Exposure to the elements may cause oak to bleed onto the brickwork and stones. This can leave rust-like stains, but these stains will fade in time and, if desired, can be cleaned with a suitable brickwork cleaner.



The general maintenance of your weatherboard will depend on local climate conditions and the type of weatherboard that has been supplied for your frame. You should always refer to the manufacturer’s application recommendations. Follow their guidelines accordingly.

You should only need to maintain the weatherboard every 5-8 years under normal exposure conditions. However, in highly exposed locations, you can expect a need for more frequent maintenance.

Softwood Weatherboard

Your softwood weatherboard comes treated with XILIX GOLD 760 wood preservative. This water-based treatment is an effective insecticide product, working well against the wood-borer larvae of various beetle species.

Stain as soon as possible with the colour of your choice to stop water penetration and to give an even colouring. If left unstained, the timber will weather unevenly and turn a patchy grey colour in appearance. Untreated boarding will also absorb moisture, leaving the inside face of the weatherboard damp during long periods of inclement weather.

Fire-Retardant Softwood Weatherboard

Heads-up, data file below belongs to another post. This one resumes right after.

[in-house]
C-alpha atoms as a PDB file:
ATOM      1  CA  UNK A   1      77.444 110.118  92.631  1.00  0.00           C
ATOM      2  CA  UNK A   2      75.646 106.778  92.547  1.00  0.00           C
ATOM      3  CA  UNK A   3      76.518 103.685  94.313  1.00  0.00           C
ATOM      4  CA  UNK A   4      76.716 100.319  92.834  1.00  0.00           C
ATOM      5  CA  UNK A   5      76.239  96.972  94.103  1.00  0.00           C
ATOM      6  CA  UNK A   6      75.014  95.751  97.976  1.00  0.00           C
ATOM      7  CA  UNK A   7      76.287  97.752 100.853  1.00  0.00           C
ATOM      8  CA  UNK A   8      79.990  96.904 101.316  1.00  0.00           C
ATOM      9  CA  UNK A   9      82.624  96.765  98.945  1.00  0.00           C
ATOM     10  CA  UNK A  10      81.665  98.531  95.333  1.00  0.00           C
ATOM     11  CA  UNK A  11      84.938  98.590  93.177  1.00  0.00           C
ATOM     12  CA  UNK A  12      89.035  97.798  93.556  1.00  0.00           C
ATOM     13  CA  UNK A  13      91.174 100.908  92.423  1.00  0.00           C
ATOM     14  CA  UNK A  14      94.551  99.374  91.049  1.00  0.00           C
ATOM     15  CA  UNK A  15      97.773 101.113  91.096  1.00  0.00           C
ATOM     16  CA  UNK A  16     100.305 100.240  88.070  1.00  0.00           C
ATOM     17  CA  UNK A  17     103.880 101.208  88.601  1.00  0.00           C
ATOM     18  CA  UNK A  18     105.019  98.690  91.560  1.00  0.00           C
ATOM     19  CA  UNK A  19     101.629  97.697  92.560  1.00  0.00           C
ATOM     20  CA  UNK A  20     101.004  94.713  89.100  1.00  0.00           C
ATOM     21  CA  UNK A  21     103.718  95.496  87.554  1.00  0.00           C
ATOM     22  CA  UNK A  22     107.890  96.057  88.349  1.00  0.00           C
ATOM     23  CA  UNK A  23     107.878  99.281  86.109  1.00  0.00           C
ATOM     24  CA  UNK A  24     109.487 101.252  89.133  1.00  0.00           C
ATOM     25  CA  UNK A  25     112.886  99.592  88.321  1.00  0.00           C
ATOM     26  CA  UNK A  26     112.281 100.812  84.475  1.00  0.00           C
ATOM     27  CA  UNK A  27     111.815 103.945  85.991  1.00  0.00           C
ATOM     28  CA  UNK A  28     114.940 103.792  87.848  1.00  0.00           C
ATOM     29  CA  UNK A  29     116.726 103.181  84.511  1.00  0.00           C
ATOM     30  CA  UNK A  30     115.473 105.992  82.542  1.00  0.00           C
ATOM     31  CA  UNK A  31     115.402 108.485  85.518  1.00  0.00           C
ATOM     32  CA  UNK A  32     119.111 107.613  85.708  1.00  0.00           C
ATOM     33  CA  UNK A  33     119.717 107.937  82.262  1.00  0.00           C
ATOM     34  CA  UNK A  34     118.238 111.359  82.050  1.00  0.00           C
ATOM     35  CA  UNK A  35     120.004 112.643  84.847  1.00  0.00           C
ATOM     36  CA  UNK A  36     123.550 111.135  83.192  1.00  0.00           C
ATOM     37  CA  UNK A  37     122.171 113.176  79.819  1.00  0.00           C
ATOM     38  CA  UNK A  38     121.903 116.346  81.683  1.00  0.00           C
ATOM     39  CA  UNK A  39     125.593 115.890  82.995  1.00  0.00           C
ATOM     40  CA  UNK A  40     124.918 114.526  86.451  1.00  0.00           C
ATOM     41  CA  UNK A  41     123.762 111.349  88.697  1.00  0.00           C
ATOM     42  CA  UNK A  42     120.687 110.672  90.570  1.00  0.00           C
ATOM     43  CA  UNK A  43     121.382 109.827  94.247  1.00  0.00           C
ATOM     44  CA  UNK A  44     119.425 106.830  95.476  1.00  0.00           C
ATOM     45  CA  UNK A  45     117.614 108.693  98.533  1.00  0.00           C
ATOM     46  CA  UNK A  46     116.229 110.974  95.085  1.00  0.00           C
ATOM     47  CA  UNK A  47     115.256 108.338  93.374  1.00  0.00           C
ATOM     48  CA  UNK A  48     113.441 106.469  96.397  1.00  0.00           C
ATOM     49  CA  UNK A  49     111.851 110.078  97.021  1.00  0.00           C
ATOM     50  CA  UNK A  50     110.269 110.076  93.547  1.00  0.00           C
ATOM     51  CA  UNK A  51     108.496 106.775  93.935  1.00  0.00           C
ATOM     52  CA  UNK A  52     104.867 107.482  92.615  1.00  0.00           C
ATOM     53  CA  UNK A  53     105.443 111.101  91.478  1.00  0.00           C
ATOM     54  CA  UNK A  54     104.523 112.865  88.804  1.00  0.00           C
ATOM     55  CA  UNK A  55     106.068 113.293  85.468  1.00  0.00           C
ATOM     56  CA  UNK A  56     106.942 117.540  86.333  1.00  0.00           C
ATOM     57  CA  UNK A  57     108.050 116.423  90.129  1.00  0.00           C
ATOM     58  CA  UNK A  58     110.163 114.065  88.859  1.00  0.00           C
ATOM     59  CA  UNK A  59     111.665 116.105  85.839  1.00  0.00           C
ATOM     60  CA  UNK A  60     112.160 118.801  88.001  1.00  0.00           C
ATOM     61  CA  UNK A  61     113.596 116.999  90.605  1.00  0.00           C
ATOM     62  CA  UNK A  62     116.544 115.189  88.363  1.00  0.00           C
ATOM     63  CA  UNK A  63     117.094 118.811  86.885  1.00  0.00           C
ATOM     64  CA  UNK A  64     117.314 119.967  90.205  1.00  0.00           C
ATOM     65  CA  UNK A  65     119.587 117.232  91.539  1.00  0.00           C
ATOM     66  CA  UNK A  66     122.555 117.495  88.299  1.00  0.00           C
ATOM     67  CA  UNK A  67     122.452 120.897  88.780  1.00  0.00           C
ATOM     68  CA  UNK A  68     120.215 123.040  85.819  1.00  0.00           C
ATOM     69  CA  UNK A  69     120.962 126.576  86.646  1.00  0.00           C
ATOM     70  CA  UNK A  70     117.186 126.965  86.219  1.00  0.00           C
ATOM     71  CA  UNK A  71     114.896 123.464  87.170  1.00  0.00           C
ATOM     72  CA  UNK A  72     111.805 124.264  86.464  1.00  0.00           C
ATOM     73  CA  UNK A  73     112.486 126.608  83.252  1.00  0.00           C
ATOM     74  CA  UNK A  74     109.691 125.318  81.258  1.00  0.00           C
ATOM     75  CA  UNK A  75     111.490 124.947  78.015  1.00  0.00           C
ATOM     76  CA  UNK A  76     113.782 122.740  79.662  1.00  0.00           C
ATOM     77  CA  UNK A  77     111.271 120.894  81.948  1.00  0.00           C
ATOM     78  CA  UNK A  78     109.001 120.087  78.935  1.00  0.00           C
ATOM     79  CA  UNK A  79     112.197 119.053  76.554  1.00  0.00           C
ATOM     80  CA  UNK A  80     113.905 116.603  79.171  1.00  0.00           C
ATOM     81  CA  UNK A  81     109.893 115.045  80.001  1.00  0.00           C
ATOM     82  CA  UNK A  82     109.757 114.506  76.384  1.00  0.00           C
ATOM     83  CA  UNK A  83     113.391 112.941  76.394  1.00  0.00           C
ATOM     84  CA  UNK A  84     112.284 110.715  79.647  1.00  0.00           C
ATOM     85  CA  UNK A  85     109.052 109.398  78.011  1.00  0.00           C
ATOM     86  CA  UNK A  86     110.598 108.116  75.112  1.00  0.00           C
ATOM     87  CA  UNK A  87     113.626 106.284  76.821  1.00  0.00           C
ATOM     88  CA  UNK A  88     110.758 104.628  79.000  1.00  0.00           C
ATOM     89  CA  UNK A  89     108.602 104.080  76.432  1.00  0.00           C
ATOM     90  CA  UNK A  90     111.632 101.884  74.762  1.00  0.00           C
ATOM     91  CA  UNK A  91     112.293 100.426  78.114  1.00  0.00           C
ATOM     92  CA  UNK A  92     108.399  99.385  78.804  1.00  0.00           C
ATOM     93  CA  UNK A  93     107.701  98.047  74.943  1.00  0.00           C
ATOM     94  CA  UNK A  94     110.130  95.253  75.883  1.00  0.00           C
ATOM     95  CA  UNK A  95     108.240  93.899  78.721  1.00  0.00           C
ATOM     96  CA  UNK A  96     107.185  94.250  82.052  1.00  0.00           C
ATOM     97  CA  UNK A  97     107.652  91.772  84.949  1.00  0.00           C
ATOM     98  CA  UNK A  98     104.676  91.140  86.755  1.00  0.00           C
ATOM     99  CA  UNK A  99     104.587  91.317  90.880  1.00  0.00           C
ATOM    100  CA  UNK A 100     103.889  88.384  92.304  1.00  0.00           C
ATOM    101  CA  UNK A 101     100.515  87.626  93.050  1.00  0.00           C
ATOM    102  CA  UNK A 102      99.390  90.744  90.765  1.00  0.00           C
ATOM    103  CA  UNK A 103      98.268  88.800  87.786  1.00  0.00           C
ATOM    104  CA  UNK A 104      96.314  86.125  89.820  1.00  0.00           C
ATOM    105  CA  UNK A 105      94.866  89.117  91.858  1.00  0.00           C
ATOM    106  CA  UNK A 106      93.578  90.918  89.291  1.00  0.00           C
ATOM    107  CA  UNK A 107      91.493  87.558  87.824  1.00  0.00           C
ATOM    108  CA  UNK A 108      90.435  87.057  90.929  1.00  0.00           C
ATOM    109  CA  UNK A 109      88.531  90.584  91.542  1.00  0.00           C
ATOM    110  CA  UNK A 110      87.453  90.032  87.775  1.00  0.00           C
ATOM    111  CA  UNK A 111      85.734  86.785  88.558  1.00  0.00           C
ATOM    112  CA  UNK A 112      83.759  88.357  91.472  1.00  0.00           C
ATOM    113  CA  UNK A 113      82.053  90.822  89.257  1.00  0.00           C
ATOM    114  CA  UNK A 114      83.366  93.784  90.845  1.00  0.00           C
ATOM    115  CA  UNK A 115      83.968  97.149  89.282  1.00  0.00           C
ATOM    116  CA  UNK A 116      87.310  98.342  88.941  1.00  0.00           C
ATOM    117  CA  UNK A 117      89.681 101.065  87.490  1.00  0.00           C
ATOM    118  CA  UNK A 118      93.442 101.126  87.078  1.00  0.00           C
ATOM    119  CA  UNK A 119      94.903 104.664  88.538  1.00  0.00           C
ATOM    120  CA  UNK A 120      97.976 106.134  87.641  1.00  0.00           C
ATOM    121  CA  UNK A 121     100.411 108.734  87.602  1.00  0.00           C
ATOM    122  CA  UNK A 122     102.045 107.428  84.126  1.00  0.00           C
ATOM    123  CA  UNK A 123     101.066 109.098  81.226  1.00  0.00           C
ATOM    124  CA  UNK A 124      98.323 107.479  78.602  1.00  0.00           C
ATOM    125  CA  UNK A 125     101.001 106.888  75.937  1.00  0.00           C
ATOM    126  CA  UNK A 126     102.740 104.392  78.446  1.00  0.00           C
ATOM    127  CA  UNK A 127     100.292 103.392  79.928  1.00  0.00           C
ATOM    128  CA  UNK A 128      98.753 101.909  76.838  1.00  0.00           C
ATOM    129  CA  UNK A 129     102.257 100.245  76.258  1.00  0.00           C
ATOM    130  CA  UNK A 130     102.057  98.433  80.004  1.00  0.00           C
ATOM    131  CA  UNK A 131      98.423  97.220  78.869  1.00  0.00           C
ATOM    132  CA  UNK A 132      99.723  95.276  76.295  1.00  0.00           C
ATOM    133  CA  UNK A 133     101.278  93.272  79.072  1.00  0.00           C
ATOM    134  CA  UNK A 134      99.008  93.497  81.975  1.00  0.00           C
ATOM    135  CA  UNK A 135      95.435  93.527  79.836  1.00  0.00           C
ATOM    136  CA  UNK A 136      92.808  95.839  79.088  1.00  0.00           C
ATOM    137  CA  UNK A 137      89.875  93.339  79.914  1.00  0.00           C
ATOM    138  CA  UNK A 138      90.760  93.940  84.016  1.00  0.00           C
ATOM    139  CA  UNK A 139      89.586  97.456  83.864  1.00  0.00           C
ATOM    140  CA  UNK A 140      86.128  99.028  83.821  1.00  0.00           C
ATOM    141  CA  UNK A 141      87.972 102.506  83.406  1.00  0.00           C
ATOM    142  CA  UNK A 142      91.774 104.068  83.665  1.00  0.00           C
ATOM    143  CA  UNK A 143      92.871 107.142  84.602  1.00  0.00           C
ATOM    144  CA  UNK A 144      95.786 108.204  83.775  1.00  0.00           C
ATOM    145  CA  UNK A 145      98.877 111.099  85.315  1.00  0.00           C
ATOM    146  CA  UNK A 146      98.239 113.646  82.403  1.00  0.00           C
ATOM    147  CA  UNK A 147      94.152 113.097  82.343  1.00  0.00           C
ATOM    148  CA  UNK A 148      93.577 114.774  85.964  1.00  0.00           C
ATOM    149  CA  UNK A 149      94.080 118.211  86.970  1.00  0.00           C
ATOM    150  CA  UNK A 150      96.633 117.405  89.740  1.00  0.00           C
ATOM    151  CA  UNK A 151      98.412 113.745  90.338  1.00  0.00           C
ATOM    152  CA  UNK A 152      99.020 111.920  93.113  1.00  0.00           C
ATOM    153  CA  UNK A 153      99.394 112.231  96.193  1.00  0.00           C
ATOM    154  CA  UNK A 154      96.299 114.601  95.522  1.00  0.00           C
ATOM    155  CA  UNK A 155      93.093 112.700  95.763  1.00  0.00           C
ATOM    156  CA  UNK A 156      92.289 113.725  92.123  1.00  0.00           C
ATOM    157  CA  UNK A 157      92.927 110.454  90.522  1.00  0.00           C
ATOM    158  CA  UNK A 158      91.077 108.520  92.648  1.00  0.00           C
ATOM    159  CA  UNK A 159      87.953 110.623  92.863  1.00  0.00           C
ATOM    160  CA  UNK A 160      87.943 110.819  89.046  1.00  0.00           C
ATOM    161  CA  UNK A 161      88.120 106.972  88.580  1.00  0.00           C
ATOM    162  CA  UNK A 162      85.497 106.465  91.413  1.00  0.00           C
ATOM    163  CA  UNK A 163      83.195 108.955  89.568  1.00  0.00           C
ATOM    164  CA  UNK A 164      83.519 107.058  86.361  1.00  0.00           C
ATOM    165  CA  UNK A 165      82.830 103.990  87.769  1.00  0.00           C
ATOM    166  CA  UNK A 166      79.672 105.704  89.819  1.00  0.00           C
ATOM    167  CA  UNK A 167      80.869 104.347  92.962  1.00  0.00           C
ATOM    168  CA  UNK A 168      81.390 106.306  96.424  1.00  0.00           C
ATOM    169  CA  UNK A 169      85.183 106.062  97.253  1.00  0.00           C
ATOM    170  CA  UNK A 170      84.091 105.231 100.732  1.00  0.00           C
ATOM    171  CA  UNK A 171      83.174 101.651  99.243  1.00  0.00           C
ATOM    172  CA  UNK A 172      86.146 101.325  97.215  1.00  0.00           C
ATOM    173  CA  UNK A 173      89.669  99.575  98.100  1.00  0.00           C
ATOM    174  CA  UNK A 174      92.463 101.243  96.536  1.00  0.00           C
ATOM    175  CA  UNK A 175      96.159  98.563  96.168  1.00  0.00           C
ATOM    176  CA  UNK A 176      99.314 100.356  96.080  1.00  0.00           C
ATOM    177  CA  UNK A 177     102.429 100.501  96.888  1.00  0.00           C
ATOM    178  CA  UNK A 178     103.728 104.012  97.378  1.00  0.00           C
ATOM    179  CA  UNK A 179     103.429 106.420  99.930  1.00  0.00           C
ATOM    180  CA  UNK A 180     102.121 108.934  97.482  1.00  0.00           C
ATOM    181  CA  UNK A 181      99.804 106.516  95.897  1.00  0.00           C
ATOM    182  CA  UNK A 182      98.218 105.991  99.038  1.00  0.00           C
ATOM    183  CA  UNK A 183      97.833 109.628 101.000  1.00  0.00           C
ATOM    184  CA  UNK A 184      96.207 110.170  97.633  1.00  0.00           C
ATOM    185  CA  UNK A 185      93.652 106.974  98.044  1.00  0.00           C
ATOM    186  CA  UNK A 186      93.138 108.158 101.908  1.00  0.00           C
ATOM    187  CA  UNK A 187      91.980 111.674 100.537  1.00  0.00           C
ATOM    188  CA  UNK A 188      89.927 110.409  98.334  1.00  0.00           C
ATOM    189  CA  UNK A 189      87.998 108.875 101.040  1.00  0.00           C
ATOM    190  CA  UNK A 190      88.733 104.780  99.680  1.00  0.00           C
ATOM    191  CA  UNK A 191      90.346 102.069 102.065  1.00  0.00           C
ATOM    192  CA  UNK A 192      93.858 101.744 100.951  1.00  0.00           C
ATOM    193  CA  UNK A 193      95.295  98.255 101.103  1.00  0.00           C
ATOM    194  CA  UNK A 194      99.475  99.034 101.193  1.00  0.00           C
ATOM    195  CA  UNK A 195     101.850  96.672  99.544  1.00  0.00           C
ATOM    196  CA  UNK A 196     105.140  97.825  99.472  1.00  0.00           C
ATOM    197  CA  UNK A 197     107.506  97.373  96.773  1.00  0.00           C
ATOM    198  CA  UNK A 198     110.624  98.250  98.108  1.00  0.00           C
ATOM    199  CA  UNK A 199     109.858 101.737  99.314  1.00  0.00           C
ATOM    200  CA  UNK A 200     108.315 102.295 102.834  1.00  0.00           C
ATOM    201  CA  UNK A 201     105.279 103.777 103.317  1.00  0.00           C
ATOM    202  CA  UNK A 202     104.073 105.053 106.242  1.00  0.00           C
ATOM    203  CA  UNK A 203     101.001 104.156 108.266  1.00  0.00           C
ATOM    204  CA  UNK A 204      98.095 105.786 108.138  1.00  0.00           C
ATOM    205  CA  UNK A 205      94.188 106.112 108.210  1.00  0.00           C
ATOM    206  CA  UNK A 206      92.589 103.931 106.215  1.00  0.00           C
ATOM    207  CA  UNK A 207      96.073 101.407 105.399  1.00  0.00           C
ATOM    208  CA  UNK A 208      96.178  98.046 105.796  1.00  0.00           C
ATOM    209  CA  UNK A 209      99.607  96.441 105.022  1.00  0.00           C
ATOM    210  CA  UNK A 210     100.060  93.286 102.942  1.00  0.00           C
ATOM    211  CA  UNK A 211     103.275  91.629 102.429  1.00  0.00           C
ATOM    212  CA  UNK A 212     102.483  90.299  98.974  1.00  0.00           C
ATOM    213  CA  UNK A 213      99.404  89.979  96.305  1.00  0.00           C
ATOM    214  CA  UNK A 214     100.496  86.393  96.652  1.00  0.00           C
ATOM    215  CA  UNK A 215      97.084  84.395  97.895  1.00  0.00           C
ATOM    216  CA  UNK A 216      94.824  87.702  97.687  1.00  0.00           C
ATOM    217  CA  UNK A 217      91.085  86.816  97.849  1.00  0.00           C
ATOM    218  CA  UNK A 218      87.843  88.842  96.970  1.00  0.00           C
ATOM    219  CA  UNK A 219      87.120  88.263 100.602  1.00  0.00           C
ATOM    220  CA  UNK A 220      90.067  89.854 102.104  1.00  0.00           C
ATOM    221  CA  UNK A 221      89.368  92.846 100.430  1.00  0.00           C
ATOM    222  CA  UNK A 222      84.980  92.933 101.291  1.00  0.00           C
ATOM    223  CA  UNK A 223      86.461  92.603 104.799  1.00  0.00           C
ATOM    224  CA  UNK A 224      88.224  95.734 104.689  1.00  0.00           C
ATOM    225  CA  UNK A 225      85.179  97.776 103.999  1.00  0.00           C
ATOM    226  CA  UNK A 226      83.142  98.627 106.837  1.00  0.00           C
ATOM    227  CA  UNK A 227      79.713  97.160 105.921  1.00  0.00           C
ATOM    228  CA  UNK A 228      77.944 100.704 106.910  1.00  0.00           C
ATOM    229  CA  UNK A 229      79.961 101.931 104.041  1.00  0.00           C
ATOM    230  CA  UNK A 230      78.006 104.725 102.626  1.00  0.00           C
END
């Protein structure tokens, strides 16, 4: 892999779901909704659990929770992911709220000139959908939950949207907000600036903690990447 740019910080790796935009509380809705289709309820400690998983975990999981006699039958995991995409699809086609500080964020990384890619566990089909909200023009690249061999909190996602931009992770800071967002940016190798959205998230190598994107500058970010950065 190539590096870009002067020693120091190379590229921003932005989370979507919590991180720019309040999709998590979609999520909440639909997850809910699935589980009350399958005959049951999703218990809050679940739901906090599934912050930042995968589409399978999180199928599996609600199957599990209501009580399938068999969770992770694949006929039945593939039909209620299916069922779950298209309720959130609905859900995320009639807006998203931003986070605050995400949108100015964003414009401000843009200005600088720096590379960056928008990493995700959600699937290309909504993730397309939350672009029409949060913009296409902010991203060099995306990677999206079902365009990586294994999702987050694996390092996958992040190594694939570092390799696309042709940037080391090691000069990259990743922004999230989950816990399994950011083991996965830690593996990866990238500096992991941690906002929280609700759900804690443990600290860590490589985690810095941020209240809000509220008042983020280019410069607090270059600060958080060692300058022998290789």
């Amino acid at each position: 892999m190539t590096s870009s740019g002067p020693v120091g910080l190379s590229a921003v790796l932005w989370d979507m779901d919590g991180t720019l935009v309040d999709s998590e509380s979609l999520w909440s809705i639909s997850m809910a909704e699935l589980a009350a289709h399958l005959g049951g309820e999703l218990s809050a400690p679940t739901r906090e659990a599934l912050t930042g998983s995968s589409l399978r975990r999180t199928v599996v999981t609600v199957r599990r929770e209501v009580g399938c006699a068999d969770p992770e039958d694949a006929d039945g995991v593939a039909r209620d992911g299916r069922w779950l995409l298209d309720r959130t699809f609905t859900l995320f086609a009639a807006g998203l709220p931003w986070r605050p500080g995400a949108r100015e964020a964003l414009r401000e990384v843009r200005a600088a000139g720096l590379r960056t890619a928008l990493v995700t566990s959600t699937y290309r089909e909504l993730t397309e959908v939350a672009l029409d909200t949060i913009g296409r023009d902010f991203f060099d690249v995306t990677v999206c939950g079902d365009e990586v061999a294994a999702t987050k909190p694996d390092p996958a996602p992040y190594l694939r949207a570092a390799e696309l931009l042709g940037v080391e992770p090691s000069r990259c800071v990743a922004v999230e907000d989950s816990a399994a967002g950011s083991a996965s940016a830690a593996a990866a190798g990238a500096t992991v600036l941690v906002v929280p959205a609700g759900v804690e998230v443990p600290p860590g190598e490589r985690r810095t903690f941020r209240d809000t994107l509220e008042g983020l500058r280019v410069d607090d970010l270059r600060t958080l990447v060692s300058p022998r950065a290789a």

Your Fire-Retardant Softwood Weatherboard comes treated with SENTRIN FRX fire-retardant chemical, necessary to meet the testing requirements of BS EN13501-01:2007 fire classification of construction products and building elements.

No further treatment is needed. If you wish to decorate, please check that the product you are planning to use is compatible for use with SENTRIN FRX Exterior. Using a non-compatible product may affect the fire-retardant properties of the weatherboarding.

Oak Weatherboard

Due to its natural properties, oak weatherboard is prone to shrinking and splitting. Unfortunately, there is no treatment that can prevent this. You may also notice a small amount of mildew forming on the faces of the board.

Oak weatherboard provides the perfect conditions for mildew spores to develop due to the moisture content, and can be more apparent during the warmer months. This is a normal feature of oak weatherboard and will disappear over time, as the oak weathers, to an attractive silver-grey.



The joinery leaves the factory having been base-coated. The base coat will protect the joinery while it is being handled prior to installation.

An important note: The base coat is not a sufficient finish. You must apply a topcoat as soon as possible.

You will need to apply your chosen topcoat to your joinery units as soon as the installation has been completed. Ensure all the edges and faces of your units are treated, paying particularly close attention to the tops and bottoms.

You should also note that once you have chosen a product to decorate your joinery, it is essential that you follow the application guidelines. Any additional coats of treatment are the customer’s responsibility.

Be aware that leaving joinery untreated may lead to cracking, splitting, or movement in the timber. English Heritage Buildings cannot be held responsible for this.

All joinery should be treated as soon as possible on both sides, top, bottom and both edges. This will prevent water stains and prevent water from being absorbed into the timber, thereby reducing the risk of problems with doors and windows and helping with maintenance and cleaning.

Prolonging the Life of Your Joinery